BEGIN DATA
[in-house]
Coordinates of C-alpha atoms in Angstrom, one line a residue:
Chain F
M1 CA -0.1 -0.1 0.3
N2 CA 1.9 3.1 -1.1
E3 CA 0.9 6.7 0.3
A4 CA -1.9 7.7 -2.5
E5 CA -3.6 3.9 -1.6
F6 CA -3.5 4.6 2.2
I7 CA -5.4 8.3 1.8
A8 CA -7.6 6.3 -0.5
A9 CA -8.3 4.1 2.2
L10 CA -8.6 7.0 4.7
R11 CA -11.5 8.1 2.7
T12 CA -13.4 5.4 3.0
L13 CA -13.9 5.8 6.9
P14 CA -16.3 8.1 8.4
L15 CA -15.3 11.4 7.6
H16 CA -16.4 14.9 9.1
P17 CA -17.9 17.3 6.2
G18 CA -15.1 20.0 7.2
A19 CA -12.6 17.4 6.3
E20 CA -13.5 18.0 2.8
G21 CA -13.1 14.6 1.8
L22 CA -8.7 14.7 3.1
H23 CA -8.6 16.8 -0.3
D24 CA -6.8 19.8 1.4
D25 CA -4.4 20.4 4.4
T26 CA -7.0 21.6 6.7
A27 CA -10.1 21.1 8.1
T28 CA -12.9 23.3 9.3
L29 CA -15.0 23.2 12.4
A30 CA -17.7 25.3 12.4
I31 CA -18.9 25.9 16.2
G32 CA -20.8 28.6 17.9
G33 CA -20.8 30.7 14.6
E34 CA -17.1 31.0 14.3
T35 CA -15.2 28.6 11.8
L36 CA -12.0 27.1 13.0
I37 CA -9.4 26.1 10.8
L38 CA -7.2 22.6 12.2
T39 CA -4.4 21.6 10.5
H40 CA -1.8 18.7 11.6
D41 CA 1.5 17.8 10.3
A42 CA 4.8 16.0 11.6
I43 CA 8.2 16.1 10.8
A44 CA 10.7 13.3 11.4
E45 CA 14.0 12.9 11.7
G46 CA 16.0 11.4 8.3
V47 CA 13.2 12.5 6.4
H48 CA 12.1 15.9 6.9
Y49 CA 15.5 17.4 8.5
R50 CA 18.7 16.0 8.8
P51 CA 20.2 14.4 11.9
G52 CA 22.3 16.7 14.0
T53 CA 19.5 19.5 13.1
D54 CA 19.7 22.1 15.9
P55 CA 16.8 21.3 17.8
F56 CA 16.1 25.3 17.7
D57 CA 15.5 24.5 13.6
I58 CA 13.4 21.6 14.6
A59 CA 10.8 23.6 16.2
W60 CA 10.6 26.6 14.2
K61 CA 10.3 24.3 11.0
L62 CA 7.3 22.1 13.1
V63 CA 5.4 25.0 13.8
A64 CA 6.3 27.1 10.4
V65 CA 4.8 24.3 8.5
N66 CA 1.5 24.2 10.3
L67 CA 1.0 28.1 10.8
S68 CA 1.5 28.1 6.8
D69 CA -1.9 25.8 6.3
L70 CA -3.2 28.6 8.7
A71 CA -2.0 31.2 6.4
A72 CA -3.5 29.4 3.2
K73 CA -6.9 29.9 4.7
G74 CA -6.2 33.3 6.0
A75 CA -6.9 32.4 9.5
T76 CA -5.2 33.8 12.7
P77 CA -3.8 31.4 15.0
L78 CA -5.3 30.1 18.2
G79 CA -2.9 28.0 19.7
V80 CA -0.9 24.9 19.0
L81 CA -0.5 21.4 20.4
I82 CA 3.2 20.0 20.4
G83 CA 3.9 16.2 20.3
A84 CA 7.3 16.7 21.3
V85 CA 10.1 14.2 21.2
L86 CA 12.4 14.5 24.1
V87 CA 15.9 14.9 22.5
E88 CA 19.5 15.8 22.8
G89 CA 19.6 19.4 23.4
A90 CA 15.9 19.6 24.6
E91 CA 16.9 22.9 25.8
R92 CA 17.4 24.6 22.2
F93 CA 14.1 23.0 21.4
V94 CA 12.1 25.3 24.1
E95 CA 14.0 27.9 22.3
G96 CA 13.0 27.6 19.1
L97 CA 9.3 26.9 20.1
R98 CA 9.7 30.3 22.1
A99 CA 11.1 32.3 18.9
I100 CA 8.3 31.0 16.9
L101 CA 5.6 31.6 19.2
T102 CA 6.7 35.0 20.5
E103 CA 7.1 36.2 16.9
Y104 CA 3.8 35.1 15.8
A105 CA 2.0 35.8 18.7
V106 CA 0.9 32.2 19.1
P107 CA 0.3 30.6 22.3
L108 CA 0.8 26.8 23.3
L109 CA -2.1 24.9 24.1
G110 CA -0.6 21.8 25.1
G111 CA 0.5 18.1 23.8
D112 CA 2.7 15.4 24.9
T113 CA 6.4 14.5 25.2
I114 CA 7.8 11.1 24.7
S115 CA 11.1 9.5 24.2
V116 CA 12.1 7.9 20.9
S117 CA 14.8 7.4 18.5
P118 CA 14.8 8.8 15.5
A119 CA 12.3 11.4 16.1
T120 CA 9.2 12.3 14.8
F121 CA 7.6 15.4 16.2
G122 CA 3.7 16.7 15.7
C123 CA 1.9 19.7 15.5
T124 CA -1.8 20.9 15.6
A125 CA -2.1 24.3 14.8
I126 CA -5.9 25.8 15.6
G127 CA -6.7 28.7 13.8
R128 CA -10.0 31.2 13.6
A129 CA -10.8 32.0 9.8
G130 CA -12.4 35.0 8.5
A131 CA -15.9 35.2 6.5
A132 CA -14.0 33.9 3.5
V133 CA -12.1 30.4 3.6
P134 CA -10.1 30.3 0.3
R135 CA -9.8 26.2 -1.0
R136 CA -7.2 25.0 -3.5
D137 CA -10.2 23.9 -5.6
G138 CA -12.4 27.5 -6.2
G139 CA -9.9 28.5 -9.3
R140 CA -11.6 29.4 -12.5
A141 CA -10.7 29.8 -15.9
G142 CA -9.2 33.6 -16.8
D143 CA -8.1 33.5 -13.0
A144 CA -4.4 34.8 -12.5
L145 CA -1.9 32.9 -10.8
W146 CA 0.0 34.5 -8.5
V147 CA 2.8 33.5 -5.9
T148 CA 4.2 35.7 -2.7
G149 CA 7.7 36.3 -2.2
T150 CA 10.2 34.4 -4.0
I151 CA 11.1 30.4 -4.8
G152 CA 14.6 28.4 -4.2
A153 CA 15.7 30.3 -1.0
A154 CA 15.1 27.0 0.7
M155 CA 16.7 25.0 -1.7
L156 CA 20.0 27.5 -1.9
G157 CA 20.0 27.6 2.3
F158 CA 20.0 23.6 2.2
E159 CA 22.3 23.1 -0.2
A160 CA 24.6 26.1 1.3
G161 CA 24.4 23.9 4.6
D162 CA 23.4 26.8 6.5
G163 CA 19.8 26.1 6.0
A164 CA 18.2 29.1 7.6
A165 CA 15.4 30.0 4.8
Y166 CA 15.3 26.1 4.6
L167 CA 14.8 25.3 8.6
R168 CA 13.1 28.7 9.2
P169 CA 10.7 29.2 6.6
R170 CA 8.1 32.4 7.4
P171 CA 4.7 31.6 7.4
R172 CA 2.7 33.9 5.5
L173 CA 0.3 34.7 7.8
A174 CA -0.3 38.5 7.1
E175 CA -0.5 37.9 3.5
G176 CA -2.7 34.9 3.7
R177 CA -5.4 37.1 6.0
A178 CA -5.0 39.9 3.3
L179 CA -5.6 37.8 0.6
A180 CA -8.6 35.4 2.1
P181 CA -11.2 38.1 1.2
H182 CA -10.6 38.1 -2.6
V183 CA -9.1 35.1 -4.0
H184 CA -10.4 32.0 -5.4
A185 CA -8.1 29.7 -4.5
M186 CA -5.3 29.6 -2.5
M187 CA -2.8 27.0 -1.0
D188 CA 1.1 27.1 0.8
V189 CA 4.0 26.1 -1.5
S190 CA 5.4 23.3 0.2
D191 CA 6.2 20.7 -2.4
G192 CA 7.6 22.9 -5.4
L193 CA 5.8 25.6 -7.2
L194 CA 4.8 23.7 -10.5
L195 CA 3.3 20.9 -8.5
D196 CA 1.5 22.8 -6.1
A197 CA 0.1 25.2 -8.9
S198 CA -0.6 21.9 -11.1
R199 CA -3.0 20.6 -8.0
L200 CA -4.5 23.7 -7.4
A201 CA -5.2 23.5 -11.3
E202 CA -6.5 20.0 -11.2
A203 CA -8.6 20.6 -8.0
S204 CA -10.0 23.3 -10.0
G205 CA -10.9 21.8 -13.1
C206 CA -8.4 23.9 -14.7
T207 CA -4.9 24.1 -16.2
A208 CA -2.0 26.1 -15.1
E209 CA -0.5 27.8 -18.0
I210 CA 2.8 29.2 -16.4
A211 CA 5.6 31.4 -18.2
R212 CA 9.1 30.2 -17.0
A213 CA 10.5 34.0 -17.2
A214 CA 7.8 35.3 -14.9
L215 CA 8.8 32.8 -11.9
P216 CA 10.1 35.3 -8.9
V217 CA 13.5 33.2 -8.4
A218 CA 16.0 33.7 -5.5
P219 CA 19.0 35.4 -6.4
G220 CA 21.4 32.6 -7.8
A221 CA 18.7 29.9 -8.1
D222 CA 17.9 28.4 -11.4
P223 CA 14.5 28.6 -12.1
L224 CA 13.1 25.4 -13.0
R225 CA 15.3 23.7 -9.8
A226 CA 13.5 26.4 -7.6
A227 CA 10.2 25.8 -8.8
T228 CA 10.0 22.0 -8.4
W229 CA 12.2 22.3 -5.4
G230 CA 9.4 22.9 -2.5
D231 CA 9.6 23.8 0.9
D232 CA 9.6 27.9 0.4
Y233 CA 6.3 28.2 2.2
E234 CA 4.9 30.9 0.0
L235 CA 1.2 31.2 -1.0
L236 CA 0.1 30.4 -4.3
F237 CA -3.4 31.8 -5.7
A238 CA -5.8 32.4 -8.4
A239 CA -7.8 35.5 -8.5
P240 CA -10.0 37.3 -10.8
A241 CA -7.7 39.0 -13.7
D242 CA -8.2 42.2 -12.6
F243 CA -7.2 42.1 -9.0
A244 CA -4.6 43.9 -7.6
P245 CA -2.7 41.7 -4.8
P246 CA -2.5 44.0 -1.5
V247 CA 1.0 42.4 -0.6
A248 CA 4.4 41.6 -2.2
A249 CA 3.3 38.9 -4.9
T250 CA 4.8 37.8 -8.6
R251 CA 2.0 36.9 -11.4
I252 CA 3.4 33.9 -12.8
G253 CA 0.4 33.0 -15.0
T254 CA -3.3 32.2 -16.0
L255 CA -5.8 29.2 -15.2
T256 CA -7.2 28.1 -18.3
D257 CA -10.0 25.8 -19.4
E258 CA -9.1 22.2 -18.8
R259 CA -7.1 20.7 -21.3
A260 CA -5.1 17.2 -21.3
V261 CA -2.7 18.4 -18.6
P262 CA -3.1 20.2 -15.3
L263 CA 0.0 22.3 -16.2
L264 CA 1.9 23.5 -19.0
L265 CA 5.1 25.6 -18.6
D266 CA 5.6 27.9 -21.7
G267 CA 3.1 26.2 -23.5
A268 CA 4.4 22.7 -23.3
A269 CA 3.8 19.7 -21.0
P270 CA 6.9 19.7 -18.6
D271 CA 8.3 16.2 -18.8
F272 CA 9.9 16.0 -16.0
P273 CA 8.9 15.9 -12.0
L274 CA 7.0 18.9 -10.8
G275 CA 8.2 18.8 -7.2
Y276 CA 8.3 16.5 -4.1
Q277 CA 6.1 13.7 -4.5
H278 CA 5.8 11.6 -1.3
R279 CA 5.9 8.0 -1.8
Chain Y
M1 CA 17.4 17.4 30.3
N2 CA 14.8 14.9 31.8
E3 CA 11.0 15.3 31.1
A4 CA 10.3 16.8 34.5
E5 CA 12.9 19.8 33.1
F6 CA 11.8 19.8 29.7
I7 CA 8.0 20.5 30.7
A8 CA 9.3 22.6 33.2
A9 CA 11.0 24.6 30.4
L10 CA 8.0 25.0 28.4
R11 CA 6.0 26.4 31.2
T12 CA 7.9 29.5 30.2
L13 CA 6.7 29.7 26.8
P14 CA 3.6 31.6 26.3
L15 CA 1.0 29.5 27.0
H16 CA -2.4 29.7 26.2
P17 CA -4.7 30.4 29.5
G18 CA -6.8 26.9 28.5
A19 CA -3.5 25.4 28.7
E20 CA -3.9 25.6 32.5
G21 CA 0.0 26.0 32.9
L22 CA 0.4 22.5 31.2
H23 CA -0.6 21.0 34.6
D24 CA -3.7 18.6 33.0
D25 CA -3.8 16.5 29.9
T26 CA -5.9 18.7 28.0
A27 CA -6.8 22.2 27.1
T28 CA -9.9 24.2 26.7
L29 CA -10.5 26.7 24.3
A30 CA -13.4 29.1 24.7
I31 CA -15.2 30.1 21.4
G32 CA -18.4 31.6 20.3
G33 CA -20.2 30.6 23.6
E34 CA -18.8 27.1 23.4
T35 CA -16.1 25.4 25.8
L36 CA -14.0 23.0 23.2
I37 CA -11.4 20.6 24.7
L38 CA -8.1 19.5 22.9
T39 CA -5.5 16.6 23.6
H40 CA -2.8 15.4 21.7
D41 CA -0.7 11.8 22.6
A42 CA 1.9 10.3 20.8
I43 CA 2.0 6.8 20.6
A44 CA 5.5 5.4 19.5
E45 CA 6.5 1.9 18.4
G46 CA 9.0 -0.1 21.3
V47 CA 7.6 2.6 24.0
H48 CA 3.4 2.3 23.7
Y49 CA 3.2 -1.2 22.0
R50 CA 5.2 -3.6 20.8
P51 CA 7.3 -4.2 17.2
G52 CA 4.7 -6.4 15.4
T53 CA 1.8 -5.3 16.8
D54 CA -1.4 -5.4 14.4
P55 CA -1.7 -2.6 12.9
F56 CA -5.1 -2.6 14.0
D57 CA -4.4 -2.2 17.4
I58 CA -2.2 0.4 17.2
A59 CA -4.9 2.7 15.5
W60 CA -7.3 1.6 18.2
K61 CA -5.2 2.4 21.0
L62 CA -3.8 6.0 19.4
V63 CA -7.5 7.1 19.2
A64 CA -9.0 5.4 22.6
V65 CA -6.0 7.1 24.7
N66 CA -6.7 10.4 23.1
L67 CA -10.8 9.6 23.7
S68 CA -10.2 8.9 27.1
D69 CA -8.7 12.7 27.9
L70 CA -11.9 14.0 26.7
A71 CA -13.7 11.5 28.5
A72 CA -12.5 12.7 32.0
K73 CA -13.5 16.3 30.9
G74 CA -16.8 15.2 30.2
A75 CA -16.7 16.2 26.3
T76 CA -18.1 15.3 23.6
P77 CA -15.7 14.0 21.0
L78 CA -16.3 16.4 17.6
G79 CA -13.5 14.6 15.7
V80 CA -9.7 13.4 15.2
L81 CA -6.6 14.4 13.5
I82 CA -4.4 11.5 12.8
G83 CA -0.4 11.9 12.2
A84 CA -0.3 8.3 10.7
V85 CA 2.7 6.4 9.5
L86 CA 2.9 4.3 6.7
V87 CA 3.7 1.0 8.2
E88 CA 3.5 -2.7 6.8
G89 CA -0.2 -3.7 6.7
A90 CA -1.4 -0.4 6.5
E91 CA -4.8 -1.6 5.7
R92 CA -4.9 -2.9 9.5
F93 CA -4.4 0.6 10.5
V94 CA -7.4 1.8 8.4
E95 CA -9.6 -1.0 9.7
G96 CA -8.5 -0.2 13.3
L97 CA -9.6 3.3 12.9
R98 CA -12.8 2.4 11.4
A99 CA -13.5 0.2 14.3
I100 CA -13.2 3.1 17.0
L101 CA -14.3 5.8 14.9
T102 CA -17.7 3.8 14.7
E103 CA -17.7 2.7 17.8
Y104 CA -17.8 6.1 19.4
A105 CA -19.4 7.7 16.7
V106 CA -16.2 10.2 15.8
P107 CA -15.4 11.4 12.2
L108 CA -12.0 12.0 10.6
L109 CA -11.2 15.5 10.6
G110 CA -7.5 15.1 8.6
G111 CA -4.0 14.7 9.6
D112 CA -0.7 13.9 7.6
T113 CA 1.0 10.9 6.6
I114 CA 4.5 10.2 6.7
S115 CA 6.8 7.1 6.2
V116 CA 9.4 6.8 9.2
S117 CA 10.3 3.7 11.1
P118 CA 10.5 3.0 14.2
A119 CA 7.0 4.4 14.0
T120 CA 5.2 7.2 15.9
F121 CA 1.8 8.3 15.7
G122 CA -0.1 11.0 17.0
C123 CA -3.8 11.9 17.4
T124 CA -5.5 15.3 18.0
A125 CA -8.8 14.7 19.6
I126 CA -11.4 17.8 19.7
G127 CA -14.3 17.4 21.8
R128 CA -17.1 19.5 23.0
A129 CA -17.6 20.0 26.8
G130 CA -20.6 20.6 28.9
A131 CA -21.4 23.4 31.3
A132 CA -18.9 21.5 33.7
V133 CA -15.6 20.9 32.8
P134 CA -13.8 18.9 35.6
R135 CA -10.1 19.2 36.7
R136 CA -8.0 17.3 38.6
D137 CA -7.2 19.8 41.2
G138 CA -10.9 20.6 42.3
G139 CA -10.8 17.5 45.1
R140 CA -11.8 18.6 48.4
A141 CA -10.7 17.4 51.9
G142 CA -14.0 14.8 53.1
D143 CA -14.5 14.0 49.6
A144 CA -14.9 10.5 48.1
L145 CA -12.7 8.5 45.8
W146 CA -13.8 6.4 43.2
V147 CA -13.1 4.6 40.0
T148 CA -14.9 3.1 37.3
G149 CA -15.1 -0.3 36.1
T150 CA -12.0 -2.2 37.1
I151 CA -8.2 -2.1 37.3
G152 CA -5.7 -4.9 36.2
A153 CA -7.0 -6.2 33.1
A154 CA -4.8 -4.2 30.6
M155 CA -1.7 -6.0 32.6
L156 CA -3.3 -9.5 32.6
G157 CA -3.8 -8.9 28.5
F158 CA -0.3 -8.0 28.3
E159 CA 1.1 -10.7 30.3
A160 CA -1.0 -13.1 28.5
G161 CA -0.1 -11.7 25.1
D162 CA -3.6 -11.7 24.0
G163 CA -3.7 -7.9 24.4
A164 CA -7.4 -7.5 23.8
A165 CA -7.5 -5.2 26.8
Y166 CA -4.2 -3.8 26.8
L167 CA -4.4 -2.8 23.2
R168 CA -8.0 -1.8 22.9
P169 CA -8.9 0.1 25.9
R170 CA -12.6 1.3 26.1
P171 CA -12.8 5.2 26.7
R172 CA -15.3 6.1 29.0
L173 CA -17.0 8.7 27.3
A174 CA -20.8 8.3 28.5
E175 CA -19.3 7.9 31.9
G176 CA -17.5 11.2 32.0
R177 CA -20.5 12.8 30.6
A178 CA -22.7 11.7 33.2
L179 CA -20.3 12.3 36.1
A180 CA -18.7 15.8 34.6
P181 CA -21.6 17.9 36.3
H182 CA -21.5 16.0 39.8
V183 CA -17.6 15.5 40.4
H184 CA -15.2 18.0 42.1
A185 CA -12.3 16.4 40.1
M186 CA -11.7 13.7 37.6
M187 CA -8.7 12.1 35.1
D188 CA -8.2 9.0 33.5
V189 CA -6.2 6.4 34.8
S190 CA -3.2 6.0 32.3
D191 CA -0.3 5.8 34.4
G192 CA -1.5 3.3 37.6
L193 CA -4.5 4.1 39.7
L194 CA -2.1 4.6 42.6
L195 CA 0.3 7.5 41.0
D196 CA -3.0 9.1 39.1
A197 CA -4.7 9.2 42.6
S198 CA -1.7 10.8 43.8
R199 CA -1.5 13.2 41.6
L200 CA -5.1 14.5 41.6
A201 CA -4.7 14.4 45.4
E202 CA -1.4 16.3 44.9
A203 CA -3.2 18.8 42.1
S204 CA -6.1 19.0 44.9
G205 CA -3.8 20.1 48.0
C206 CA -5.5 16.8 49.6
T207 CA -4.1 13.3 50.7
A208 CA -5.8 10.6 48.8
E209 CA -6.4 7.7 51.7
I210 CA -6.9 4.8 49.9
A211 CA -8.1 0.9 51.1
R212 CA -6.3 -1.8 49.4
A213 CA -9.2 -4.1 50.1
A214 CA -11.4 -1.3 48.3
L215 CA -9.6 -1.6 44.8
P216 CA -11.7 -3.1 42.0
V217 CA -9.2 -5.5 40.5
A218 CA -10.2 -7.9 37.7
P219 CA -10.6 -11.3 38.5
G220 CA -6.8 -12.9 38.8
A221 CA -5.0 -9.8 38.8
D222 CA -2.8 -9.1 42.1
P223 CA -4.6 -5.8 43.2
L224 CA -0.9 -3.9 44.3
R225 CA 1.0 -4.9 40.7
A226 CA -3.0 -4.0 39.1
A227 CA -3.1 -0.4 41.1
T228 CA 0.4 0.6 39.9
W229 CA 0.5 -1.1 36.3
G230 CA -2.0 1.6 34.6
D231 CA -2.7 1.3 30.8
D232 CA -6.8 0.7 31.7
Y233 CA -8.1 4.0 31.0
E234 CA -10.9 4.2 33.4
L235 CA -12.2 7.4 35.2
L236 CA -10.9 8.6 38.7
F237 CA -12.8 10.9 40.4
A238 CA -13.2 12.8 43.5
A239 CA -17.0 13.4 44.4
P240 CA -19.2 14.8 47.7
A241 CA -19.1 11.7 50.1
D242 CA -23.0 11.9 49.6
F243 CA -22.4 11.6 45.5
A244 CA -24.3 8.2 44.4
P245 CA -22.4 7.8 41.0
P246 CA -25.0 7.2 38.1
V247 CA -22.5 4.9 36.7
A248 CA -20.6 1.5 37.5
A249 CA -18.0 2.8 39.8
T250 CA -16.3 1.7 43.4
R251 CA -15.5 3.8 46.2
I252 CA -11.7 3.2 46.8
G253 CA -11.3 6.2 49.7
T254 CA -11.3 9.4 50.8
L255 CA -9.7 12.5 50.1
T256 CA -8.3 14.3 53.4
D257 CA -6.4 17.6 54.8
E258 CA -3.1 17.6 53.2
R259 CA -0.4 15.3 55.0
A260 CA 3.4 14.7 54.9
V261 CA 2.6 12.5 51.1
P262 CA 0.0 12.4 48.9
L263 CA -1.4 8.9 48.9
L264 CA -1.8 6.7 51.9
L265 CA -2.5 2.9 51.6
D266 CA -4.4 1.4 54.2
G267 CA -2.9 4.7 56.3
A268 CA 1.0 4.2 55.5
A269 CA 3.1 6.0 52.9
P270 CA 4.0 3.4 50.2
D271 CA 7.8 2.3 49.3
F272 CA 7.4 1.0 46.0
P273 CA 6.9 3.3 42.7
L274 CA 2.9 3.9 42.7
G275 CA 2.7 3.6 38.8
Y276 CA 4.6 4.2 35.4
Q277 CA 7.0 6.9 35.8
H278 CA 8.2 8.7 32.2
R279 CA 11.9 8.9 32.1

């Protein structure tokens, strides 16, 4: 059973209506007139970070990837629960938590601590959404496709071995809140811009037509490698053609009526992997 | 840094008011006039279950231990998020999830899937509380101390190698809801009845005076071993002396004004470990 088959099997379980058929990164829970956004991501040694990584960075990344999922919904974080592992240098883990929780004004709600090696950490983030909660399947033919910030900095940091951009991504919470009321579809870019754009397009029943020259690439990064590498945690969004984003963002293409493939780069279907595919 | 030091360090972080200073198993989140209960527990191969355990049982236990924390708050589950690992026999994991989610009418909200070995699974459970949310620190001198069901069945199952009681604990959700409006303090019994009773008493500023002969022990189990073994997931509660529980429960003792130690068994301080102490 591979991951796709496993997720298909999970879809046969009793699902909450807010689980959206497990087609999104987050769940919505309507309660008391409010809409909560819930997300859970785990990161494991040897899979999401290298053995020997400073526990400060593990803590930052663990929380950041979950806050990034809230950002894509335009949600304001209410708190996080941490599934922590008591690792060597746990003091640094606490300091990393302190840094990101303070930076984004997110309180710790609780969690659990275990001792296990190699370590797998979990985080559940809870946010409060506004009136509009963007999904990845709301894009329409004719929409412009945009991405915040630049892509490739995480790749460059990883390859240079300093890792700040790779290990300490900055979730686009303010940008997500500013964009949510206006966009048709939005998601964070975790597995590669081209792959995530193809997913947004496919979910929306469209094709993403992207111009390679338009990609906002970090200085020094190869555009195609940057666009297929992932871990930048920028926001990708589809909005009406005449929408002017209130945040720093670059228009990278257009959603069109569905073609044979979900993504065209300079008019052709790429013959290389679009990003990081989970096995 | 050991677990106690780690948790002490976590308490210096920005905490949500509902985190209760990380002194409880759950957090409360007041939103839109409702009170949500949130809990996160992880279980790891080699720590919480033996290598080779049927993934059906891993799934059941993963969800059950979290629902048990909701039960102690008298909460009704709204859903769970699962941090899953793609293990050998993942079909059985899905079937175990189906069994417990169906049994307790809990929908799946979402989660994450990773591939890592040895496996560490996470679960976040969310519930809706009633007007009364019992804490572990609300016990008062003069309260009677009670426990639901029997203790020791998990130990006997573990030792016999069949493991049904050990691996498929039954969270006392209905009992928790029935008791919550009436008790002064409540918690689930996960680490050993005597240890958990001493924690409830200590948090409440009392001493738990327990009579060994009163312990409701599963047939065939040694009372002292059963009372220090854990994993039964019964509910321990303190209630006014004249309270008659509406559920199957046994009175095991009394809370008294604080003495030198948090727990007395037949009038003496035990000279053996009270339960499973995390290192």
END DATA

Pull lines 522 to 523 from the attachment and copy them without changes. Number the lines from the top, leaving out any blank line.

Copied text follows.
A239 CA -17.0 13.4 44.4
P240 CA -19.2 14.8 47.7